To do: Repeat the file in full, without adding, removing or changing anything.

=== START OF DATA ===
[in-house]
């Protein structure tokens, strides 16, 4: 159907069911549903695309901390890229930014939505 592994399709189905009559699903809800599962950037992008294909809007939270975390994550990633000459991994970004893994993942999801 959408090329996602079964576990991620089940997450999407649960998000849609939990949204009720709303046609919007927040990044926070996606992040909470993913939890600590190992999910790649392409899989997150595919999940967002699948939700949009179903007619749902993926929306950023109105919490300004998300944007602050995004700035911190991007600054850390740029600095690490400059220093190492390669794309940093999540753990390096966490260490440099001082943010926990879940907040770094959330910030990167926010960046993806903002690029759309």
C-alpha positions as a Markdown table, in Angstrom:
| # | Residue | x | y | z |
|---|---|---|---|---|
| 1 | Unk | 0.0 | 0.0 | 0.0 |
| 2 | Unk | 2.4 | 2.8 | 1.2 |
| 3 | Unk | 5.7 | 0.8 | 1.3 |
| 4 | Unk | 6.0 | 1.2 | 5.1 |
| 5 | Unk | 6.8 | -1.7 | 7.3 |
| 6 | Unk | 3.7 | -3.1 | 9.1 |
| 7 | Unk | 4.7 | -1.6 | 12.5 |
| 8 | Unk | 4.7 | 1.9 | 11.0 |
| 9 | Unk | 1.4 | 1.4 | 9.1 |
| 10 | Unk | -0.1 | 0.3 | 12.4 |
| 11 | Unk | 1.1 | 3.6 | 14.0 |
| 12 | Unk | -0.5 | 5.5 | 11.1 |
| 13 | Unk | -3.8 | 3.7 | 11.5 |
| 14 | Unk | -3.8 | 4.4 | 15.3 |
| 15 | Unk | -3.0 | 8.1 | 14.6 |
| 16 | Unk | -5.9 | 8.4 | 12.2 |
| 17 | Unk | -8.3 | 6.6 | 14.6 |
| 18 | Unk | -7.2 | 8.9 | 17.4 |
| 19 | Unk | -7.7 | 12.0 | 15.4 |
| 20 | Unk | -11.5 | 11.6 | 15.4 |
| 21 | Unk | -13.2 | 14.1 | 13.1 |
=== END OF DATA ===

[in-house]
């Protein structure tokens, strides 16, 4: 159907069911549903695309901390890229930014939505 592994399709189905009559699903809800599962950037992008294909809007939270975390994550990633000459991994970004893994993942999801 959408090329996602079964576990991620089940997450999407649960998000849609939990949204009720709303046609919007927040990044926070996606992040909470993913939890600590190992999910790649392409899989997150595919999940967002699948939700949009179903007619749902993926929306950023109105919490300004998300944007602050995004700035911190991007600054850390740029600095690490400059220093190492390669794309940093999540753990390096966490260490440099001082943010926990879940907040770094959330910030990167926010960046993806903002690029759309």
C-alpha positions as a Markdown table, in Angstrom:
| # | Residue | x | y | z |
|---|---|---|---|---|
| 1 | Unk | 0.0 | 0.0 | 0.0 |
| 2 | Unk | 2.4 | 2.8 | 1.2 |
| 3 | Unk | 5.7 | 0.8 | 1.3 |
| 4 | Unk | 6.0 | 1.2 | 5.1 |
| 5 | Unk | 6.8 | -1.7 | 7.3 |
| 6 | Unk | 3.7 | -3.1 | 9.1 |
| 7 | Unk | 4.7 | -1.6 | 12.5 |
| 8 | Unk | 4.7 | 1.9 | 11.0 |
| 9 | Unk | 1.4 | 1.4 | 9.1 |
| 10 | Unk | -0.1 | 0.3 | 12.4 |
| 11 | Unk | 1.1 | 3.6 | 14.0 |
| 12 | Unk | -0.5 | 5.5 | 11.1 |
| 13 | Unk | -3.8 | 3.7 | 11.5 |
| 14 | Unk | -3.8 | 4.4 | 15.3 |
| 15 | Unk | -3.0 | 8.1 | 14.6 |
| 16 | Unk | -5.9 | 8.4 | 12.2 |
| 17 | Unk | -8.3 | 6.6 | 14.6 |
| 18 | Unk | -7.2 | 8.9 | 17.4 |
| 19 | Unk | -7.7 | 12.0 | 15.4 |
| 20 | Unk | -11.5 | 11.6 | 15.4 |
| 21 | Unk | -13.2 | 14.1 | 13.1 |